If someone can’t talk – how do they tell you they have pain?

The list is lengthy – the list of people who can’t tell you where the pain is, how bad it is, or even if they have it. We think of the elderly who have diseases like Alzheimer’s as one group, but there are also those who have had strokes and can no longer communicate, developmentally delayed people, young children, even people who can’t speak to you in a language that you can understand.

So, if you love or take care of someone who can’t communicate – how do you tell if he or she has pain?

You need to be observant and pick up on body and nonverbal cues; some are obvious, others may not be.

Changes in behavior or demeanor: Does the person seem more agitated or aggressive than usual? Or the opposite – is he quieter and trying to move less than usual? Is she moving repetitively, like rocking back and forth? Is he pacing when he usually doesn’t? Is she newly refusing to do things?

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    • http://www.helpmyhurt.com Marijke Durning, RN

      Do you have any hints to add? Do you find this information to be helpful?

    • http://community.wegohealth.com/profiles/blog/show?id=2028394:BlogPost:23070&page=1#comment-2028394:Comment:23454com/profiles/blog/list?user=2dd5v4e9sav3c Ellen Schnakenberg

      Awesome and very helpful post Marijke! I have another similar post in my blog that talks about a new paper that recently came out for physicians, teaching them about some of these very things. Coming from a veterinary background, it seemed so obvious to me to look for these things, it never occurred to me that someone might have to be taught to be observant for these specific clues. There are more too, but you definitely hit on the easiest and best! Now, if we could just get our docs to look at these things too instead of asking someone with aphasia to describe their pain….!

    • http://www.helpmyhurt.com Marijke Durning, RN

      Thanks Ellen. Yes, we need to get everyone on board with this- sadly it’s not something that is as obvious to us as we think it should be.

      I think I learned most of my nonverbal cuing when I worked in palliative care, watching how our patients slept or when they were sitting alone in their room. Words are definitely not necessary if you are a good observer. I know I need a lot of practice though.

    • http://community.wegohealth.com/profiles/blog/show?id=2028394:BlogPost:23070&page=1#comment-2028394:Comment:23454com/profiles/blog/list?user=2dd5v4e9sav3c Ellen Schnakenberg

      Marijke,

      I was once blessed with a physician who told me things that were bothering me without me saying a word. It took about 3 seconds for him to assess me, and his questions were very specific, which confused me. When asked how he knew what was bothering me, he told me simple things like, “I see that you’re a mouth breather, that usually means sinus issues…” yadda-yadda. That was my intro into the human side of observation guided assessment.

      I’d kill for a doc like that one again.

      What happened to them all? I go back into the old medical books from my great-great grandparents and see it mentioned all the time…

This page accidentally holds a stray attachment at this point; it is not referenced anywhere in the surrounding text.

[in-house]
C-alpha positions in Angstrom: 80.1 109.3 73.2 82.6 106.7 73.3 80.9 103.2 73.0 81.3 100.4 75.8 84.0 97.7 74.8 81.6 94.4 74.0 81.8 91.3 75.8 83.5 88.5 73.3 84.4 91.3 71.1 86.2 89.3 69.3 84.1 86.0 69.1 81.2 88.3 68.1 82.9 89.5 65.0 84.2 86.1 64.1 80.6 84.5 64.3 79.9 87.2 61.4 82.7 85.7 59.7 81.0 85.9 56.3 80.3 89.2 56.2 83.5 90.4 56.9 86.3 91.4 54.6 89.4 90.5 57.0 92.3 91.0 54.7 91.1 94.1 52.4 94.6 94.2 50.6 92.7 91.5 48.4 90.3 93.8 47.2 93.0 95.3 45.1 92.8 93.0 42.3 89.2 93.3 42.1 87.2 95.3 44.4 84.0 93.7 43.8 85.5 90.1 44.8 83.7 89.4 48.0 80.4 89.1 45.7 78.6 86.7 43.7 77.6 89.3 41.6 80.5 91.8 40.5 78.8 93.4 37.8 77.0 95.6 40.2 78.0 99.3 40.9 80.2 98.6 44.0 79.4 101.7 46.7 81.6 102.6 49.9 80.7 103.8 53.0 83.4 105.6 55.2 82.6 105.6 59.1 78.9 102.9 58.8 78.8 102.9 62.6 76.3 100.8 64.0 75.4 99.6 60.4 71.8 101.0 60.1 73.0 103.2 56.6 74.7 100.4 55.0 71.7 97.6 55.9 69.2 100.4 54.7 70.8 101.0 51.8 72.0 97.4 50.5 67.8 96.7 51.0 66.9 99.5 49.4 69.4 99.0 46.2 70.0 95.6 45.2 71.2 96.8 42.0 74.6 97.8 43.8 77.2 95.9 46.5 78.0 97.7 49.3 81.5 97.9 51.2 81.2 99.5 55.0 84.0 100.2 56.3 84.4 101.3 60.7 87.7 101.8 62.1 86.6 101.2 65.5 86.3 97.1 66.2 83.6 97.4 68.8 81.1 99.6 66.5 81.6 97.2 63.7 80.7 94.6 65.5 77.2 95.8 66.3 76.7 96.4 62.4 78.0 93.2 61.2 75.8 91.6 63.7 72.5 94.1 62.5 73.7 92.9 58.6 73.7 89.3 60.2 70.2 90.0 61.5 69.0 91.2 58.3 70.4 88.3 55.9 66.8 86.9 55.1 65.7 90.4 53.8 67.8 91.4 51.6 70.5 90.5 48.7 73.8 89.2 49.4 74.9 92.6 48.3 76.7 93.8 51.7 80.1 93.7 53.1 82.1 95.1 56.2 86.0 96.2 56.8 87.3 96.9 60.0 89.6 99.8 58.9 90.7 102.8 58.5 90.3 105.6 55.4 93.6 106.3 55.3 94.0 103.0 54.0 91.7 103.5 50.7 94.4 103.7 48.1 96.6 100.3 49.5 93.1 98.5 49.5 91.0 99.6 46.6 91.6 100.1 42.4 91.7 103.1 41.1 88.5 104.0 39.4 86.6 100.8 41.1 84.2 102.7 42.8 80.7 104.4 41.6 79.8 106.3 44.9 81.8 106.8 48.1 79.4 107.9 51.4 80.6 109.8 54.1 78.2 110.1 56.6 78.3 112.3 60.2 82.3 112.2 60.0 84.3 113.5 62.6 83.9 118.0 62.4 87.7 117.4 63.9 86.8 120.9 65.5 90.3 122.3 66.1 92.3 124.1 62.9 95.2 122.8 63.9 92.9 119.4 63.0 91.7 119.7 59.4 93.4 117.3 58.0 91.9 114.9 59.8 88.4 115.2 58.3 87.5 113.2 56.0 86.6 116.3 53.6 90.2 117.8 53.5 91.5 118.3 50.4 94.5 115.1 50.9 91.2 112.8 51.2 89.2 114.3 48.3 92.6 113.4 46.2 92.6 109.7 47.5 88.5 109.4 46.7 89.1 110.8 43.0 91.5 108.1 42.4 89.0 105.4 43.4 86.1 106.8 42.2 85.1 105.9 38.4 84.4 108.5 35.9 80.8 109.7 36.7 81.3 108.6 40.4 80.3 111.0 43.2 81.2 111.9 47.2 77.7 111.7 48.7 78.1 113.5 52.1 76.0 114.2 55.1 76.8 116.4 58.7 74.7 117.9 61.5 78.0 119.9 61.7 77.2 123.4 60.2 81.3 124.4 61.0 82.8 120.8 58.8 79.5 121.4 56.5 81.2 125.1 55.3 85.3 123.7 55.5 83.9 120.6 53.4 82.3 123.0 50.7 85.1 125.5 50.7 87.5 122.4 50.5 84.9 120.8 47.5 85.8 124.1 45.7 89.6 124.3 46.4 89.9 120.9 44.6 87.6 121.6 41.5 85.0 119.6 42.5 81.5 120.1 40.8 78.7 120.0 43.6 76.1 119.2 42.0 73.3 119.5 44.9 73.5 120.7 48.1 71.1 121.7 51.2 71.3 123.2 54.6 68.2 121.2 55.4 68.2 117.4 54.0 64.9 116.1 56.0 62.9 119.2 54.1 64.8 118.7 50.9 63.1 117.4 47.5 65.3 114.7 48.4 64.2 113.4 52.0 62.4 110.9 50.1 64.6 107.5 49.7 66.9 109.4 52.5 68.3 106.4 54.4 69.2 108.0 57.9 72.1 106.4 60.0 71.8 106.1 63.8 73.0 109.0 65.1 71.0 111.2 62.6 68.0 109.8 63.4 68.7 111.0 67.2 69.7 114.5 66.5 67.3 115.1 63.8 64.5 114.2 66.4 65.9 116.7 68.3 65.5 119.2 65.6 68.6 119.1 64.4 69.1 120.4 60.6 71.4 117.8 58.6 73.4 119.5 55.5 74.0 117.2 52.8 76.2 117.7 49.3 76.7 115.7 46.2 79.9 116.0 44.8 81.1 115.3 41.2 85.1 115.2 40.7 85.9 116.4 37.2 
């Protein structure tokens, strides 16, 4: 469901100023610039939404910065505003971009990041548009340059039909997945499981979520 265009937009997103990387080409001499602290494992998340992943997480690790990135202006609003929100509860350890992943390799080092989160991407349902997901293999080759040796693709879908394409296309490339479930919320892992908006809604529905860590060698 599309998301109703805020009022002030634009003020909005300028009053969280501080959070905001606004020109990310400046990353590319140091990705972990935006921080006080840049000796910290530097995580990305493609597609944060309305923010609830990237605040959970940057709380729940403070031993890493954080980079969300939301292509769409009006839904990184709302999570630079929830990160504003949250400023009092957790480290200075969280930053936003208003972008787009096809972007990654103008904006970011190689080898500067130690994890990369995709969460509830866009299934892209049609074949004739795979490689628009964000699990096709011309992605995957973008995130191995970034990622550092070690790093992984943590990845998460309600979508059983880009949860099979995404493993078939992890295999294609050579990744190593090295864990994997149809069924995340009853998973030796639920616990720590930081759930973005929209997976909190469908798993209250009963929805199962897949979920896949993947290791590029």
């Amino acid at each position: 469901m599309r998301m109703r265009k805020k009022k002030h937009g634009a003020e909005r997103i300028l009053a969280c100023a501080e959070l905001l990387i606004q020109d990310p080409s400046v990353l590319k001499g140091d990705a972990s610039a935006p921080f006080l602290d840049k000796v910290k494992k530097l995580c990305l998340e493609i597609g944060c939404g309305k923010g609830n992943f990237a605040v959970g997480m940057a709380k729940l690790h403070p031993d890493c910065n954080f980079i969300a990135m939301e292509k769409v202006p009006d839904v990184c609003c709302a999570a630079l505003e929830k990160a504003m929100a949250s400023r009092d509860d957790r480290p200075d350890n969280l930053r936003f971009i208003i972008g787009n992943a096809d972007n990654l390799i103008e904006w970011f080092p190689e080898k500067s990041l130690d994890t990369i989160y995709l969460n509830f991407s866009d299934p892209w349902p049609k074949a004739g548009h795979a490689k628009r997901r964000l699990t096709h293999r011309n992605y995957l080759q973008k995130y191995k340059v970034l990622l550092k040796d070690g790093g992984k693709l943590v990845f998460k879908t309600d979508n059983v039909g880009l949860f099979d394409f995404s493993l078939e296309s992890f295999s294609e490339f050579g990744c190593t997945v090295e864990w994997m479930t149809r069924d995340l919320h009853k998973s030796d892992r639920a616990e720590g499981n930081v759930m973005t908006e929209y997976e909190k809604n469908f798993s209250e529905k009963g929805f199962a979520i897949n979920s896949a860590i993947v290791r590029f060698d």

• Pingback: August Pain-Blog Carnival | How To Cope With Pain Blog

    If someone can’t talk – how do they tell you they have pain?

    The list is lengthy – the list of people who can’t tell you where the pain is, how bad it is, or even if they have it. We think of the elderly who have diseases like Alzheimer’s as one group, but there are also those who have had strokes and can no longer communicate, developmentally delayed people, young children, even people who can’t speak to you in a language that you can understand.

    So, if you love or take care of someone who can’t communicate – how do you tell if he or she has pain?

    You need to be observant and pick up on body and nonverbal cues; some are obvious, others may not be.

    Changes in behavior or demeanor: Does the person seem more agitated or aggressive than usual? Or the opposite – is he quieter and trying to move less than usual? Is she moving repetitively, like rocking back and forth? Is he pacing when he usually doesn’t? Is she newly refusing to do things?

    Guarding: Does she appear to be protecting a certain part of the body, as if in an effort to protect it? Is he constantly touching, rubbing or massaging a part of his body?

    Appetite: Is she eating less than normal? Does his appetite seem to have waned?

    Sleep: is she waking more often during the night than she used to? Is he tossing and turning more while in bed?

    Mental status: Does she cry more or is her crying different from it used to be? Does he seem to be wandering more or did he wander but has stopped? Does she seem more irritable or defensive?

    Posture: Does she seem to be more hunched over than usual? Is he holding his body more tensely than usual? Is she limping or having trouble maintaining balance?

    It may seem like this is a long list, but it’s merely a guideline to help you understand what types of things may indicate pain or discomfort. Many times, a caregiver says after the fact, “if only I’d noticed….” Hopefully, this will help you understand what sorts of things to watch for.

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